Do you want to explore attractions? Perhaps you’ve seen plenty of Paris attractions and you want to see more of France. Have you ever considered Honfleur? We knew little to nothing about Honfleur, but we are delighted that we went. Madeline and I visited Honfleur and Rouen when we visited Paris. It is a short drive from Paris, but we found a terrific tour company that suggested many places to see from our Paris anchor point. Doru and Stella are a terrific couple, very informative and just fun to be around. We would recommend taking the tour with Doru and Stella. You can find them at their Instagram page I Come and Go. Doru managed to take a selfie of the four of us. I loved how he got the reflection of the buildings in the water. This post is about Honfleur, and you can check out our Rouen post here.
Here is a selfie of Doru, Paul, Stella and Madeline with the harbor and reflections in the background. I wish I was that good at taking a selfie.
Honfleur is a seaport town which is mentioned in historical documents as early as the 11th century. It was one of the most important towns in the Duchy of Normandy. Because of its ideal location, it was able to develop and play an important role in the creation of the Norman State, which was named for the Vikings, also called Norsemen, who settled in Northern France.
Doru knew all about the Viking influence in France and England. He was a real fan of the TV series. If you are a fan of the TV Series Vikings, you’ll really enjoy Honfleur. Rollo was the first ruler of the region of Normandy and I’m sure he was present in Honfleur. The Vikings ruled much of Europe until the 11th century. I must admit, Doru was right about the series. I bought the whole series on DVD and I’m loving it.
The Hundred Year's War in the 14th century brought a period of great military activity to Honfleur, during which it became a fortress. Honfleur took an active part in the voyages of discovery. Their boats traversed the Atlantic in search of cod fishing in Newfoundland. More expeditions started heading towards the St. Lawrence River, and Canada. In 1608, Samuel de Champlain organized an expedition that led to the foundation of Quebec and New France. At its peak, the French colony of New France stretched over a vast area from the Gulf of St. Lawrence to Louisiana. The French were interested primarily in fishing and trapping. The British were determined to take the territory back and New France was ceded to Great Britain in 1763 and became a British colony. However, trading continued to thrive and Honfleur was a major seaport for trading with would be called Canada in 1867.
Painters began coming to Honfleur as early as the 18th century, attracted by the remarkable light of the estuary. There are many paintings that look similar to the photo Madeline took with the reflections of the buildings in the water.
So many tourists come to Honfleur now for that reflection picture. They created a sculpture to allow a photo opportunity that we took.More artists came in the 19th century. At that time painters were just beginning to paint outside in natural light. During this time, some famous painters including Turner, Corot, and Isabey were staying in Honfleur.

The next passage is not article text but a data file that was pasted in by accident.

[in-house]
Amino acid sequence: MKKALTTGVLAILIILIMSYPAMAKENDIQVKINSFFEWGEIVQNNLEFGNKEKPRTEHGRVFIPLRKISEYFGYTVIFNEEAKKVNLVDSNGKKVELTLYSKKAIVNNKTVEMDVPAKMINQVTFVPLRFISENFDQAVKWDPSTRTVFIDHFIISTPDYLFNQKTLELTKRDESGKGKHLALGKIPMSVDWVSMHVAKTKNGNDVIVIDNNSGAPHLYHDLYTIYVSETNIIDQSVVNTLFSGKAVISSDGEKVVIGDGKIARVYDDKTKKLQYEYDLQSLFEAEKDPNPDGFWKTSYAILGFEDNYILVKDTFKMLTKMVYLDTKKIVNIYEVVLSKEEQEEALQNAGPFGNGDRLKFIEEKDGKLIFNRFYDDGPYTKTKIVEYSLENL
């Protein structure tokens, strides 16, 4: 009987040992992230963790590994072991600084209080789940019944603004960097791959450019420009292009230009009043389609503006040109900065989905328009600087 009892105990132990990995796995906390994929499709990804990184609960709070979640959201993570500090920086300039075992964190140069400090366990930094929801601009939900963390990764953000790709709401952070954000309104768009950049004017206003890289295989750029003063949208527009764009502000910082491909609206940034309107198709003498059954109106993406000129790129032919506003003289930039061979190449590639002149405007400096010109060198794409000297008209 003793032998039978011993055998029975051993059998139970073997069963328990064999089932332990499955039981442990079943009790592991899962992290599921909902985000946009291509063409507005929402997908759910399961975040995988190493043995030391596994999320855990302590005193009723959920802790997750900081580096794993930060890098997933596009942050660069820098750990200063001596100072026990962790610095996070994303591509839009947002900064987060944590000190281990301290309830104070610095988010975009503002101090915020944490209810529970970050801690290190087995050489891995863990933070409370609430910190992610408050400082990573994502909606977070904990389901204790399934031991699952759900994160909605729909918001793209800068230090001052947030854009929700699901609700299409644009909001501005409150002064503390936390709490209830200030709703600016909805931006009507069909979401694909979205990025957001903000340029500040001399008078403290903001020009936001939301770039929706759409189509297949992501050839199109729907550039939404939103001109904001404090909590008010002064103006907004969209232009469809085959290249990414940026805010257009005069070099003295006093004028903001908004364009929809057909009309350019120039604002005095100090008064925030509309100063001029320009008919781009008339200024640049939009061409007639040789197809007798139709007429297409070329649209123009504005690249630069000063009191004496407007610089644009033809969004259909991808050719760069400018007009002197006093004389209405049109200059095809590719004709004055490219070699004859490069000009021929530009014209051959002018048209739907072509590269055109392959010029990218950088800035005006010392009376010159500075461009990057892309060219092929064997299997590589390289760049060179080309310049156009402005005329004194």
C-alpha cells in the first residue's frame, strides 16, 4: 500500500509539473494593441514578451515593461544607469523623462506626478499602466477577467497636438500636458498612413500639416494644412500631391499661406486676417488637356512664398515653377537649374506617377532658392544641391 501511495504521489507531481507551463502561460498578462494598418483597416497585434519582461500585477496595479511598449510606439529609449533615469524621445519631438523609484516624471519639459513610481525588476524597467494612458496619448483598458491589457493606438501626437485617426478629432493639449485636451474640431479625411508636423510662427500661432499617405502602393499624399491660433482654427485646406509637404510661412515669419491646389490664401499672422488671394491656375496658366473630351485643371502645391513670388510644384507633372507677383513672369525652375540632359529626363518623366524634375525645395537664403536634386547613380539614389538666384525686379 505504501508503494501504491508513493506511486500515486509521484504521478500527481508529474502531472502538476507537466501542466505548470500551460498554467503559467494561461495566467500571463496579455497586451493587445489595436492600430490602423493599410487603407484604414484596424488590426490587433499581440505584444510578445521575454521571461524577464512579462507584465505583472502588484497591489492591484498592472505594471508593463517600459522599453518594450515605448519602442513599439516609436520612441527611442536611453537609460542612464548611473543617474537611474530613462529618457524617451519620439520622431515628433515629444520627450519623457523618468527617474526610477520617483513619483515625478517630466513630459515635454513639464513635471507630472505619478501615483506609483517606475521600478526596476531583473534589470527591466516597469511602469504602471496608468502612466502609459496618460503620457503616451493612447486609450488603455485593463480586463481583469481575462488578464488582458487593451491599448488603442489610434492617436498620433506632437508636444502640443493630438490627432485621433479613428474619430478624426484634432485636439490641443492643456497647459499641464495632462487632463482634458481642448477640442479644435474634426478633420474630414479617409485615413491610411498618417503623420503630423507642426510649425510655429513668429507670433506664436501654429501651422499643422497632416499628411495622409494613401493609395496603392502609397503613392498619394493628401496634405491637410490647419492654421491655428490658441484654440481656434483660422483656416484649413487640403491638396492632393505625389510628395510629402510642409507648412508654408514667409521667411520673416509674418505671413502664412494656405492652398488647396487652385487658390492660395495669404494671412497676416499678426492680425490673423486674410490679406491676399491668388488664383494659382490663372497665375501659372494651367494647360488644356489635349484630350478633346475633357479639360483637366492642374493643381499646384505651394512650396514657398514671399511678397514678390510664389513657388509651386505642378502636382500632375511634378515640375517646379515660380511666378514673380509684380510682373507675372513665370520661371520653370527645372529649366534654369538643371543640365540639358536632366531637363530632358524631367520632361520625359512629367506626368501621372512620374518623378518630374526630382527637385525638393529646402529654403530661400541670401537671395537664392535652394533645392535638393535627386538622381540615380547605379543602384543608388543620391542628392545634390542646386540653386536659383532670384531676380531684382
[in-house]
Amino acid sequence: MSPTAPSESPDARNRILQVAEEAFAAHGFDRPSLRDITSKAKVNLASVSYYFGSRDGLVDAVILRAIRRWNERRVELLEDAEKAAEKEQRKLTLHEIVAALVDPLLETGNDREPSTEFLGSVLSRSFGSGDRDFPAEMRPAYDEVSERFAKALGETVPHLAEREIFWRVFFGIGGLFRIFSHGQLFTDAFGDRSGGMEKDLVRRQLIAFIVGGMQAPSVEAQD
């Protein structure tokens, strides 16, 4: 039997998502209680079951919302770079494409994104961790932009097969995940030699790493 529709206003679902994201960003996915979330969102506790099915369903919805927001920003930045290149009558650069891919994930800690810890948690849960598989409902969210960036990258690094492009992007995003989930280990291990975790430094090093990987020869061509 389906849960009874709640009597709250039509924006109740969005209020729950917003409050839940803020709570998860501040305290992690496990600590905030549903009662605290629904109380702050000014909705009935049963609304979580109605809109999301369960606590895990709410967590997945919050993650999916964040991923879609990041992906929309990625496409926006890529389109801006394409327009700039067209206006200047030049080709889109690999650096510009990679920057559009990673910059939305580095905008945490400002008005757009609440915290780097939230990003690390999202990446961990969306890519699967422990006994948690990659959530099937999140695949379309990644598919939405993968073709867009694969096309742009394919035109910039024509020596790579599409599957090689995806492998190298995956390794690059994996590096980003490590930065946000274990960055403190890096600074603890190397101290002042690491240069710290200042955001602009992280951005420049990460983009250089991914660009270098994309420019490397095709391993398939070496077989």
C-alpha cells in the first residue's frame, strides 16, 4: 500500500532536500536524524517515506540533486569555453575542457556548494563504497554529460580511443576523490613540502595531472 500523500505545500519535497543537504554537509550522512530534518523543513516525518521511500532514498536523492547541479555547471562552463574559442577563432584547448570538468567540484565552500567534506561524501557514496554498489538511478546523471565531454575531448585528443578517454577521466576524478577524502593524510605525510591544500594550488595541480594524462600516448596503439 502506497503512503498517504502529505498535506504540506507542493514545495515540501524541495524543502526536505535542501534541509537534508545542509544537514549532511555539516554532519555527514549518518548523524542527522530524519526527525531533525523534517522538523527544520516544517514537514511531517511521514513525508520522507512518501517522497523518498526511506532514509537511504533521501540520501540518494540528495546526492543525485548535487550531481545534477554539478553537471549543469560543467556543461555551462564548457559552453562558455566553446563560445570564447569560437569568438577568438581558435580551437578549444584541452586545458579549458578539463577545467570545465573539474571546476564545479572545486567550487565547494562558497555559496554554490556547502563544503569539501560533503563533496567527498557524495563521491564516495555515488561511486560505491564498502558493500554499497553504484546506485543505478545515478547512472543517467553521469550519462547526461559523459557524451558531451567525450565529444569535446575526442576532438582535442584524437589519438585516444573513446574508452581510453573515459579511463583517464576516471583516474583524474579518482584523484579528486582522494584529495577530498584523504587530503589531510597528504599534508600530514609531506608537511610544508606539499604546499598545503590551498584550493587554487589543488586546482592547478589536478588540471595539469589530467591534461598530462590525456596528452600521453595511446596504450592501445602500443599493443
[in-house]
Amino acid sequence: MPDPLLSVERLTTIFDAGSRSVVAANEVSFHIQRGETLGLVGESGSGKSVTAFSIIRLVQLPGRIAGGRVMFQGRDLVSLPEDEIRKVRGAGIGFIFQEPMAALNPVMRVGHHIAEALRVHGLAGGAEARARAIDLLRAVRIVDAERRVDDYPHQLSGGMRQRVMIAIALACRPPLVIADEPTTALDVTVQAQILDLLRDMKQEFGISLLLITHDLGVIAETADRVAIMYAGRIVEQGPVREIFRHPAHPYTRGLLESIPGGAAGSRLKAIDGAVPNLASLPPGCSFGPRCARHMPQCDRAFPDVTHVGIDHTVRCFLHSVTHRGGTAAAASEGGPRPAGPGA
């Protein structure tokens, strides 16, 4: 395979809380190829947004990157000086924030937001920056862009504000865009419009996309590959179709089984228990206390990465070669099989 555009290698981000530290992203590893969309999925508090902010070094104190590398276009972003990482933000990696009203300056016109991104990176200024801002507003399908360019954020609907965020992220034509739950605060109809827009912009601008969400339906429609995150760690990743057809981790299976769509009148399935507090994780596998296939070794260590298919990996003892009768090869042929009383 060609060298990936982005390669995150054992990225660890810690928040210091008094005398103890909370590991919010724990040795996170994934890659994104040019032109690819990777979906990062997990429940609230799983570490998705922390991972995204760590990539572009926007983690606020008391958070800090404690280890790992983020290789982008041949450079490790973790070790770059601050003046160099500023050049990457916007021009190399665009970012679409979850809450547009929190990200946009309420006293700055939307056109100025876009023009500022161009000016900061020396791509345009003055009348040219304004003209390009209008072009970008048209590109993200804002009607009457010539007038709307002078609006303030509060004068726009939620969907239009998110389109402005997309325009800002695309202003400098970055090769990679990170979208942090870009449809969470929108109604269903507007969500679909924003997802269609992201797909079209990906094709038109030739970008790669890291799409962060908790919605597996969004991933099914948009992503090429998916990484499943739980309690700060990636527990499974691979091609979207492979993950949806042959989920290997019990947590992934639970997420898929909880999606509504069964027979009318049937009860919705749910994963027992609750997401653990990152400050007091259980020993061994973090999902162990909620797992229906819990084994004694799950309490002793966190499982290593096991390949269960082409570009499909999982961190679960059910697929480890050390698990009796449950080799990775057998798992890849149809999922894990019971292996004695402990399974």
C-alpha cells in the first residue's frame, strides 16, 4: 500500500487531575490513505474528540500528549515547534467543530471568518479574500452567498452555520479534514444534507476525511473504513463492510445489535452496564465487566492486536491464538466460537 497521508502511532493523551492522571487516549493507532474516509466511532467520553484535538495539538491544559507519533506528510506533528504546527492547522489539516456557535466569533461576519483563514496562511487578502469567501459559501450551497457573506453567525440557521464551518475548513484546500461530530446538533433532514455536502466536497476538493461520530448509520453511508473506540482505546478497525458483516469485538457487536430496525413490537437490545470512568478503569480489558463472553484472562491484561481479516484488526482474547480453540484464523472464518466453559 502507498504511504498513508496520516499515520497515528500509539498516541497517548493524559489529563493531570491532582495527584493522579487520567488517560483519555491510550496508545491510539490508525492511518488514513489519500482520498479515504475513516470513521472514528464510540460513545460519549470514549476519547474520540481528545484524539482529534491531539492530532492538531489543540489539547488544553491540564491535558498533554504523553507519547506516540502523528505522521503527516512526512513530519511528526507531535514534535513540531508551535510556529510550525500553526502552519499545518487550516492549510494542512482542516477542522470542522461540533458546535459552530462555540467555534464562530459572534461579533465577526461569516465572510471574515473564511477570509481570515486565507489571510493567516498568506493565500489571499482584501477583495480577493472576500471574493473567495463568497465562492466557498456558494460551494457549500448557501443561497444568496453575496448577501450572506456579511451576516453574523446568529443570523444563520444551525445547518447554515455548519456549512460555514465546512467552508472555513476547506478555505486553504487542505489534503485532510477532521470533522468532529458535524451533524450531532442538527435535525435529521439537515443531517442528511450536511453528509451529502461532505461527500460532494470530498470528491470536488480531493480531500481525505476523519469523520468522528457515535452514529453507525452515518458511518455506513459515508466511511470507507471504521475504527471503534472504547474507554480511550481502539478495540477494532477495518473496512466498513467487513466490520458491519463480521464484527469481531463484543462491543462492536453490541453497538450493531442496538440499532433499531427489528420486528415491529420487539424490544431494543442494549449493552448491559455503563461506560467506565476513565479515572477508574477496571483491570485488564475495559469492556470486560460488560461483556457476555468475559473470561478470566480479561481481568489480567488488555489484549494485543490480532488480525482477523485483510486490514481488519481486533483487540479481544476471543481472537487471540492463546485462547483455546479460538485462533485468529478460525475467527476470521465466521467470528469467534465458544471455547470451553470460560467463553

Later Boudin and Monet came. The Eugene Boudin Museum is in town and has an impressive collection of paintings by many of those painters.
We walked up and down the cobblestone streets. We passed the Erik Satie museum. You may not recognize the name, but I heard his name and music in my house growing up. He is probably most famous for the Gymnopedies. These are 3 piano compositions he produced in 1888. He was born in 1866 in the house which is now his museum. He is a painter and writer who collaborated with some of the greatest creative minds of the century including Picasso, Debussy and Braque. His music is sometimes considered both haunting and memorable. You will find it within the soundtrack of many movies you might have already seen including: Chocolat, Hugo, Man On Wire, The Royal Tenenbaums, My Dinner With Andre, The Queen’s Gambit and many more.
Honfleur is in 'lower Normandy' which is known for its cider, apple brandy known as Calvados, which can only be produced in Normandy. Most Calvados are only made from apples grown in Normandy. Producers can only use four types of apples: sweet, bittersweet, bitter and bitter sharp. The result must be aged at least two years in oak.
The first written records of Calvados date to the 1500s, but it wasn’t until the 19th century, when phylloxera destroyed countless European vineyards and decimated France’s Cognac supply, that Calvados enjoyed much popularity beyond its birthplace. In Honfleur, you will see plenty of shops selling it.
Sea salt is produced here as well, and we saw quite a few shops that sold it.
We also saw shops that were selling handmade soap with local fragrances from local flowers.
There have been many skilled boatbuilders in Honfleur. During the 15th century, they needed to rebuild the town’s main church. They used material they knew best, wood, and creating what is basically the upturned hull of a boat, supported on wooden pillars. The original church is the left-hand of the two naves.
The right-hand nave dates from the 16th century. St Catherines is the largest historic wooden church in France.
As a result, the interior, under the hull of the boat, is quite spacious and beautiful.
After walking all over town, we decided it was time for lunch before heading to Rouen. Doru and Stella knew just the place, Le Marin.
We really enjoyed our lunch there. As it turns out, Doru and Stella knew what time to get a seat because within 15 minutes of our arrival, they were turning away customers. They probably had seats for about 50 people, but business was brisk.
We enjoyed our visit to this beautiful seaport with so much history. Now it was time to get back into our car and drive to Rouen. You can check out our post on Rouen here. Toute a l’heure crocodile!